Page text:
An Introduction to Kenya
The perfect habitat for wildlife and man was created millions of years ago, when cataclysmic subterranean forces wrenched a Great Rift Valley from Ethiopia's Red Sea through Kenya, Tanzania, Malawi and Mozambique.
In some places it left a string of very large deep lakes such as Lake Victoria, Lake Tanganyika and Lake Malawi. In others there is a necklace of small shallow ones such as Kenya's Lake Nakuru and Lake Bogoria. The alkaline waters of these lakes attract thousands of vivid pink Flamingoes, who feed on the small crustaceans. Kenya is the best place to view the Great Rift Valley as the escarpments are easily accessible and the valley is at its narrowest - a mere 45km (31 miles) wide at Nakuru.
East Africa was so suited to all forms of life that Early hominids lived here even 1.7 million years ago. A skull was found by Drs Louis and Mary Leaky and as a result of this and other significant anthropological discoveries, the 'Out of Africa' theory of evolution was formed - that East Africa is the 'Birthplace of Mankind.'
More than anything else, East Africa is known for its wildlife. For many years is has been the destination of choice for big animals safaris where you can expect to see huge gatherings of animals. Herds of over 100 Elephants are still seen today, so are hundreds of thousands of migrating wildebeest, plentiful Impala and Gazelles, Zebras, Giraffes and masses of Buffalo. Large Lion prides dominate most of Kenya and Tanzania's game reserves and Leopards, Cheetah, Hyenas and Jackal are commonly seen.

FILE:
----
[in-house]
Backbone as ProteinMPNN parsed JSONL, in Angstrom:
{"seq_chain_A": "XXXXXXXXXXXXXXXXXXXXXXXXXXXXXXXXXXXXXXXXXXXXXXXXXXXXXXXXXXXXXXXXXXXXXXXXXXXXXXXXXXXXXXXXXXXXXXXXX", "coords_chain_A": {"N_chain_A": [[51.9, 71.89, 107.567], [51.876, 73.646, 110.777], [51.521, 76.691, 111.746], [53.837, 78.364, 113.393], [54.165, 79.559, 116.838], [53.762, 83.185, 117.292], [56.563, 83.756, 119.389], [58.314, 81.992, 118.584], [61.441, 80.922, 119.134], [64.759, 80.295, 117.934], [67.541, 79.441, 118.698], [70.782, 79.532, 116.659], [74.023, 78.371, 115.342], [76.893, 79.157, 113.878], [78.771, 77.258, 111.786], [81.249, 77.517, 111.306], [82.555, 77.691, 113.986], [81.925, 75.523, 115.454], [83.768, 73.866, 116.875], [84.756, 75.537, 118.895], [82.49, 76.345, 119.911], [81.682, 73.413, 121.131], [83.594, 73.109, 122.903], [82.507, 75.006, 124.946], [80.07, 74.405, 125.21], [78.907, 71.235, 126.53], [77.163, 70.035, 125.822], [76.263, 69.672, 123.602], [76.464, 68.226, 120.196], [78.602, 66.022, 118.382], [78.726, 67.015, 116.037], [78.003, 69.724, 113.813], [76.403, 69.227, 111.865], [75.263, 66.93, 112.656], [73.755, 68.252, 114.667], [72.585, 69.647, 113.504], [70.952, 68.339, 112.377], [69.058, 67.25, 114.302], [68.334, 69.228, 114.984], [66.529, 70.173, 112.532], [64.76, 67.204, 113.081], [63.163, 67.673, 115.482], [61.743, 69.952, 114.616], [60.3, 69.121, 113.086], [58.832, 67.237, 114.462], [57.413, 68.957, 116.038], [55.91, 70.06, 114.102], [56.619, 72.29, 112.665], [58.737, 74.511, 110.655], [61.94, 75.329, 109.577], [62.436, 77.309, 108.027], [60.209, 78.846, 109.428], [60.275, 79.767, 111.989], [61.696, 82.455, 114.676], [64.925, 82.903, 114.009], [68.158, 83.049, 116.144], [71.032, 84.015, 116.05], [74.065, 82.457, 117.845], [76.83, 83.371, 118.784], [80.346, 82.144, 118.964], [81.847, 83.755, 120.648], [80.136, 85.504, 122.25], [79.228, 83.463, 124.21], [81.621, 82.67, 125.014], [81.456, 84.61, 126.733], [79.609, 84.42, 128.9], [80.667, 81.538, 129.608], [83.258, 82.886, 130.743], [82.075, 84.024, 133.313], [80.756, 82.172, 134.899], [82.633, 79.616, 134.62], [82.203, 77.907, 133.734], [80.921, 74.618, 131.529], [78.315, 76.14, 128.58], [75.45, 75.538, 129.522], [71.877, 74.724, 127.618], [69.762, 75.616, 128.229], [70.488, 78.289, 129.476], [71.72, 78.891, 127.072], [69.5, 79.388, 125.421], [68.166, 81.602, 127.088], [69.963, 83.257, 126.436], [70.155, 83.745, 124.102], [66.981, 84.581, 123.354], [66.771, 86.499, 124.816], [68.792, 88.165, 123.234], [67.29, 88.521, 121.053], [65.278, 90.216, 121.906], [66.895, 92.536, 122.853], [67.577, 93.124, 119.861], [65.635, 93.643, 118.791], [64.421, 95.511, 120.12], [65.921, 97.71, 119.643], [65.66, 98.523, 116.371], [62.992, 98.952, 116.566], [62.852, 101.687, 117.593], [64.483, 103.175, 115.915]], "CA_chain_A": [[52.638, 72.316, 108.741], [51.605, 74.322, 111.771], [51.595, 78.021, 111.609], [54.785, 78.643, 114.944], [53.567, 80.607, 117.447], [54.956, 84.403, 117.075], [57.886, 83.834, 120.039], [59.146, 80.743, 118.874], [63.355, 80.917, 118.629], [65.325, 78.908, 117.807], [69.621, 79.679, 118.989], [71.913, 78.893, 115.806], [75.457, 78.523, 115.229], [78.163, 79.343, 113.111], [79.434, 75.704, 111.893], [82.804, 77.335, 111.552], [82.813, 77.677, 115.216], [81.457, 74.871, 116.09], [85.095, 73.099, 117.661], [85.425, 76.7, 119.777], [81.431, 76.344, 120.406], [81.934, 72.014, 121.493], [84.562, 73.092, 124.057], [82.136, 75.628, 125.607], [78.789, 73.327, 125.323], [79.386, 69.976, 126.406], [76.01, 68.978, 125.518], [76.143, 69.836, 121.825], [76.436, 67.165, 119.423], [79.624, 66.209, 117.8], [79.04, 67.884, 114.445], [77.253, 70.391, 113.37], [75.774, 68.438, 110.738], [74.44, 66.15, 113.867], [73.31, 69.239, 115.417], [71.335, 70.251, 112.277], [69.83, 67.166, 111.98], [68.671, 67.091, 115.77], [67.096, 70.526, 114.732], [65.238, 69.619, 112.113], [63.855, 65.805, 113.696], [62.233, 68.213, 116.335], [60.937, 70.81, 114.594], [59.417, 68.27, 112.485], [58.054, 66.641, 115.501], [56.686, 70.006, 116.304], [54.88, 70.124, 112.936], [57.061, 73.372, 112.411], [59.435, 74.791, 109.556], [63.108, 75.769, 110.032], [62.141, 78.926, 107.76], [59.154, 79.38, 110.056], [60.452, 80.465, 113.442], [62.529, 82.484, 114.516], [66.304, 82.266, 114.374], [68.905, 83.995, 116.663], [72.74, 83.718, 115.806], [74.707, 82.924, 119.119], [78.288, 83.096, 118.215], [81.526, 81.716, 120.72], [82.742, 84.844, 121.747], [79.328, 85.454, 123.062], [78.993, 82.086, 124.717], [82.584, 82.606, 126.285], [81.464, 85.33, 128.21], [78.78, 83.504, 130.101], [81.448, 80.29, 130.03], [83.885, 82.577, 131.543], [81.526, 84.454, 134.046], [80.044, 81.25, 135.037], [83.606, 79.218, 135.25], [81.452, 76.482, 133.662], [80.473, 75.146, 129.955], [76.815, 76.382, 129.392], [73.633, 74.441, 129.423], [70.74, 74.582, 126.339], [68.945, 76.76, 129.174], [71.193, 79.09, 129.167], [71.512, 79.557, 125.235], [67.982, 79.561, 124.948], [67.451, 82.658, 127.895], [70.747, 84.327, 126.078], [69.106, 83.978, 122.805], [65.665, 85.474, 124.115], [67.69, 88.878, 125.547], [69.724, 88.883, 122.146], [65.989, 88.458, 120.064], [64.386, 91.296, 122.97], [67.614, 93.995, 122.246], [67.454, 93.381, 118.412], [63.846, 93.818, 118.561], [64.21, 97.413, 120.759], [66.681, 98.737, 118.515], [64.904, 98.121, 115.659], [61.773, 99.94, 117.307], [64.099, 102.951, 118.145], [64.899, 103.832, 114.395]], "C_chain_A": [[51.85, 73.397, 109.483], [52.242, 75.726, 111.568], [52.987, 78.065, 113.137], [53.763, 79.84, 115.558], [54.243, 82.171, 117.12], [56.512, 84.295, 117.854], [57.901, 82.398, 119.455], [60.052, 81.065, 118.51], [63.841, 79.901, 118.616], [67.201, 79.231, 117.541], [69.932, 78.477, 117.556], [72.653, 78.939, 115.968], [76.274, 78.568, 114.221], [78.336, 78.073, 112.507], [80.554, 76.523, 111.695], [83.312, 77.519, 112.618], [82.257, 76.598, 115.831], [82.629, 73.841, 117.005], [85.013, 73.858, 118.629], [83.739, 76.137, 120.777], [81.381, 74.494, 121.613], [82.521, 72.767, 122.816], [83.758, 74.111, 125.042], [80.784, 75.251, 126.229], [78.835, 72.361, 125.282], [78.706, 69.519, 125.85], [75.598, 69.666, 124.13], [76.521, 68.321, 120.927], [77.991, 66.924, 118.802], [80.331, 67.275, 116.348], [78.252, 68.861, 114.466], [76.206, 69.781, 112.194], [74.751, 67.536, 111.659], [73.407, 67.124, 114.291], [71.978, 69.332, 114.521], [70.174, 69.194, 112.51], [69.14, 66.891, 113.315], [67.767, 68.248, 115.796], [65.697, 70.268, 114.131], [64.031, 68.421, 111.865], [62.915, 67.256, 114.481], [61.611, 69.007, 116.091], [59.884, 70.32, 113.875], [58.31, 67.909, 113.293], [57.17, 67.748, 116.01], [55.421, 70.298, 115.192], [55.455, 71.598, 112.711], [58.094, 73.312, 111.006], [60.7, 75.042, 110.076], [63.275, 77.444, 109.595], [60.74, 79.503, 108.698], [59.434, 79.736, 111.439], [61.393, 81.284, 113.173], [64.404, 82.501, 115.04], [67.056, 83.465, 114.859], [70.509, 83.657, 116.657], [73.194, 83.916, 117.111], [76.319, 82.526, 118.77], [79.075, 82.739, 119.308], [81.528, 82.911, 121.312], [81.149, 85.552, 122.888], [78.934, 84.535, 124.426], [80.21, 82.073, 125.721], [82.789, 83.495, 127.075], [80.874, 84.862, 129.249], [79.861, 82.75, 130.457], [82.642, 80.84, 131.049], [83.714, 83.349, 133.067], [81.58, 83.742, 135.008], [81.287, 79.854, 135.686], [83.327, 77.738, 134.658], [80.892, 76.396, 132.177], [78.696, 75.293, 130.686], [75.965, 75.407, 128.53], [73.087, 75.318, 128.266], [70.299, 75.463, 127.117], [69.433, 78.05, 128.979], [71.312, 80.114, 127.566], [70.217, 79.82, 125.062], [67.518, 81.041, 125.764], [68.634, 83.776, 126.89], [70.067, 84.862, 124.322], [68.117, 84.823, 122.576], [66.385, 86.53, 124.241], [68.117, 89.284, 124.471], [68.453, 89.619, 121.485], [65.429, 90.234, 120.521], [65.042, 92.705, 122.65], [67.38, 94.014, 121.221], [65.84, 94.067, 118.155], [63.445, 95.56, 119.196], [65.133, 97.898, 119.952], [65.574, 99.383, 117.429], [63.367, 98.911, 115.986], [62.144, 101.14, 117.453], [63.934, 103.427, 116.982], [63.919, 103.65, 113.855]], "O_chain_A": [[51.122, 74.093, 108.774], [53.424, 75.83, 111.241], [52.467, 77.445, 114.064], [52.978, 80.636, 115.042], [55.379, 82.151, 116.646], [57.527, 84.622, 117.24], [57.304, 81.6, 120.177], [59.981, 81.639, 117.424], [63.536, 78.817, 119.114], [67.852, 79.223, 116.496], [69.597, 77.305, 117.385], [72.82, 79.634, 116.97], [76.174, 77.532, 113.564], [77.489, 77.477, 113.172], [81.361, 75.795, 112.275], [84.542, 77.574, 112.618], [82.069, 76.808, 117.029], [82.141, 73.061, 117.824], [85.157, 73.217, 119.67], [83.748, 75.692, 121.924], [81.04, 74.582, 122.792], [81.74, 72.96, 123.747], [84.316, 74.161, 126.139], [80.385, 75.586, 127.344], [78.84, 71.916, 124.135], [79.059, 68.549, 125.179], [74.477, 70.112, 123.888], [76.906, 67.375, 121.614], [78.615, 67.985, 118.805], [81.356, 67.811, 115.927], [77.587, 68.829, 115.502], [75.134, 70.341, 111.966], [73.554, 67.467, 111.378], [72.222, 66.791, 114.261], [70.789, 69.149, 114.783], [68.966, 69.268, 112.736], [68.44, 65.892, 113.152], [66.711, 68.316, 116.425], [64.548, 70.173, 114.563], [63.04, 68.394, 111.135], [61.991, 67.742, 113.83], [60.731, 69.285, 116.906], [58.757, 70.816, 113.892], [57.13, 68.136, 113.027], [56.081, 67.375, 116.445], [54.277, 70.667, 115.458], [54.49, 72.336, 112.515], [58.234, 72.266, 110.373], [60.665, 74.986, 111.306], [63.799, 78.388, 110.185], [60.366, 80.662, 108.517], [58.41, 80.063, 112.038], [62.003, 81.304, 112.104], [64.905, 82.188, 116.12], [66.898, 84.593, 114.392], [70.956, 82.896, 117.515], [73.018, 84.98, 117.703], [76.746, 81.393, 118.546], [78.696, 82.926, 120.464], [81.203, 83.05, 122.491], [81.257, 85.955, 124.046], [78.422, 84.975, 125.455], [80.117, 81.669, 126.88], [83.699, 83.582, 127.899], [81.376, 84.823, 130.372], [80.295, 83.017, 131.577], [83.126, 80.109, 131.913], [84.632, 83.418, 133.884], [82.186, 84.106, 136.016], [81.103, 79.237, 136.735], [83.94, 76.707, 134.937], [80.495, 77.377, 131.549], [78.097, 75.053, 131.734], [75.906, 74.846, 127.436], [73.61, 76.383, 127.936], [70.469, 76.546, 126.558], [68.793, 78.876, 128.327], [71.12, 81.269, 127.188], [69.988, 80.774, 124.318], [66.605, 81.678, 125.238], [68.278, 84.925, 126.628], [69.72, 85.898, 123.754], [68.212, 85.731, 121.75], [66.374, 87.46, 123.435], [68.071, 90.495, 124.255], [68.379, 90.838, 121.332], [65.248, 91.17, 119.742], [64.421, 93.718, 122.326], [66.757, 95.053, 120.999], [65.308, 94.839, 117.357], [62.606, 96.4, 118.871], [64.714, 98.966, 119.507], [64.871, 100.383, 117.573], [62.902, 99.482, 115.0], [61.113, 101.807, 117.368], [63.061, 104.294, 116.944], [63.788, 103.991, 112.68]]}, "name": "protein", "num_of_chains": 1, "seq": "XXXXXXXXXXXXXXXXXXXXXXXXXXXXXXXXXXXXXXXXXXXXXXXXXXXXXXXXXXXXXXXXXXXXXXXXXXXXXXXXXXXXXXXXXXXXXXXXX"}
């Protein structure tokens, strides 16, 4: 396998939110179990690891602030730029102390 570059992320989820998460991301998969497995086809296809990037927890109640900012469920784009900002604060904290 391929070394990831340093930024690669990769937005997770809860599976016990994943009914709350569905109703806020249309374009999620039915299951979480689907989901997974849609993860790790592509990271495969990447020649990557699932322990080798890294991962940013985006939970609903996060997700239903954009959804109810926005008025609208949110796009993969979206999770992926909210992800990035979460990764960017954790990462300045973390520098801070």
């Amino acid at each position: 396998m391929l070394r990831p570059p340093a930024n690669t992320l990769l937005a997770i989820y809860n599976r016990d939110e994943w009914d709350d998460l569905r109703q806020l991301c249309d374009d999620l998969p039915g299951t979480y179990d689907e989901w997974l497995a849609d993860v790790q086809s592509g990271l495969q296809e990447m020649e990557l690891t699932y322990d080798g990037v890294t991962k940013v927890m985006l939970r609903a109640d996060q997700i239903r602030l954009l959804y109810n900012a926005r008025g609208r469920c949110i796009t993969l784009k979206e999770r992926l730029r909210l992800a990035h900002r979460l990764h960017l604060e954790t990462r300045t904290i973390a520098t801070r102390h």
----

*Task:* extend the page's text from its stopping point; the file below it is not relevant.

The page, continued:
The East African countries of Kenya, Tanzania, Rwanda and Uganda, provide endless thrilling safari opportunities. It is the only place in the world where you can descend into a huge collapsed volcano and drive freely amongst the game that is trapped in the Ngorongoro Crater. You can drift silently over the animal-dotted plains of the Masai Mara in a hot air balloon, followed by a champagne bush breakfast. Even the most amateur photographer can go home with a picture of Elephants against a backdrop of snow capped Mt Kilimanjaro from Amboseli.
In Uganda and Rwanda you can have a close and moving encounter with man's larger cousin, the highly endangered Mountain Gorilla. In Kenya and Tanzania you may be privileged to witness one of the world's last great migrations, where millions of Wildebeest and Zebra move through the Serengeti-Mara ecosystem in an endless search for perfect grazing.
Your first visit to East Africa will not be your last, because as many travel writers, photographers and safari enthusiasts know, something about it keeps drawing you back.
If you don't believe me, try it!
Safari Countries of East Africa:
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